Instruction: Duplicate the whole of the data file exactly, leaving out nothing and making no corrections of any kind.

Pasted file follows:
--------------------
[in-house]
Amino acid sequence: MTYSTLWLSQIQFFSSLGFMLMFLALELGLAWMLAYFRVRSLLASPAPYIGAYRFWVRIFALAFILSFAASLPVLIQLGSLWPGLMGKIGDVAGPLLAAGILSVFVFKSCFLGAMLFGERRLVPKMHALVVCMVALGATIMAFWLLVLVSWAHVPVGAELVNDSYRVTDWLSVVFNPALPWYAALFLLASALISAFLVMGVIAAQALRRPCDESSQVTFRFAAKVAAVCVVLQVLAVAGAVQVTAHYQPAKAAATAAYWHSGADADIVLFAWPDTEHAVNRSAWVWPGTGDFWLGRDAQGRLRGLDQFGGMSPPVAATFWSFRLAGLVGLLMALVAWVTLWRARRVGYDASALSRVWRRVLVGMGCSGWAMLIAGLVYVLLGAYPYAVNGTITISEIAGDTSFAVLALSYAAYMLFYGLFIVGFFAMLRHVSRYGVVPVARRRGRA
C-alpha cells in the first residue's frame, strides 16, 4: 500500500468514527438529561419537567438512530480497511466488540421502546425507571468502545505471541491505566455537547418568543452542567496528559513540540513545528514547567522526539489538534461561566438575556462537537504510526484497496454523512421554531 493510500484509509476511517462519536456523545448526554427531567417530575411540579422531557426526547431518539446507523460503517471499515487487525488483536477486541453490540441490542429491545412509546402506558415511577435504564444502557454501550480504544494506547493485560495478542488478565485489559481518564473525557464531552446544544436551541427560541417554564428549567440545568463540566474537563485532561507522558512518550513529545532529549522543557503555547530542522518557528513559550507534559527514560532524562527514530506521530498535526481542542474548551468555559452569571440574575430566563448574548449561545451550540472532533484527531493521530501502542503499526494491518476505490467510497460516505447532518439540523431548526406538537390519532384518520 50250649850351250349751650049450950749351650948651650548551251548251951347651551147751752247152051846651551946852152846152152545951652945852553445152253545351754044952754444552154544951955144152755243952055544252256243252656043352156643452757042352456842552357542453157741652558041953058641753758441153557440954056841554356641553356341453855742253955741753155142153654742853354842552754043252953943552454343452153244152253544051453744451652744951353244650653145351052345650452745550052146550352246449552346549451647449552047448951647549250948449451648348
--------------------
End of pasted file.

[in-house]
Amino acid sequence: MTYSTLWLSQIQFFSSLGFMLMFLALELGLAWMLAYFRVRSLLASPAPYIGAYRFWVRIFALAFILSFAASLPVLIQLGSLWPGLMGKIGDVAGPLLAAGILSVFVFKSCFLGAMLFGERRLVPKMHALVVCMVALGATIMAFWLLVLVSWAHVPVGAELVNDSYRVTDWLSVVFNPALPWYAALFLLASALISAFLVMGVIAAQALRRPCDESSQVTFRFAAKVAAVCVVLQVLAVAGAVQVTAHYQPAKAAATAAYWHSGADADIVLFAWPDTEHAVNRSAWVWPGTGDFWLGRDAQGRLRGLDQFGGMSPPVAATFWSFRLAGLVGLLMALVAWVTLWRARRVGYDASALSRVWRRVLVGMGCSGWAMLIAGLVYVLLGAYPYAVNGTITISEIAGDTSFAVLALSYAAYMLFYGLFIVGFFAMLRHVSRYGVVPVARRRGRA
C-alpha cells in the first residue's frame, strides 16, 4: 500500500468514527438529561419537567438512530480497511466488540421502546425507571468502545505471541491505566455537547418568543452542567496528559513540540513545528514547567522526539489538534461561566438575556462537537504510526484497496454523512421554531 493510500484509509476511517462519536456523545448526554427531567417530575411540579422531557426526547431518539446507523460503517471499515487487525488483536477486541453490540441490542429491545412509546402506558415511577435504564444502557454501550480504544494506547493485560495478542488478565485489559481518564473525557464531552446544544436551541427560541417554564428549567440545568463540566474537563485532561507522558512518550513529545532529549522543557503555547530542522518557528513559550507534559527514560532524562527514530506521530498535526481542542474548551468555559452569571440574575430566563448574548449561545451550540472532533484527531493521530501502542503499526494491518476505490467510497460516505447532518439540523431548526406538537390519532384518520 50250649850351250349751650049450950749351650948651650548551251548251951347651551147751752247152051846651551946852152846152152545951652945852553445152253545351754044952754444552154544951955144152755243952055544252256243252656043352156643452757042352456842552357542453157741652558041953058641753758441153557440954056841554356641553356341453855742253955741753155142153654742853354842552754043252953943552454343452153244152253544051453744451652744951353244650653145351052345650452745550052146550352246449552346549451647449552047448951647549250948449451648348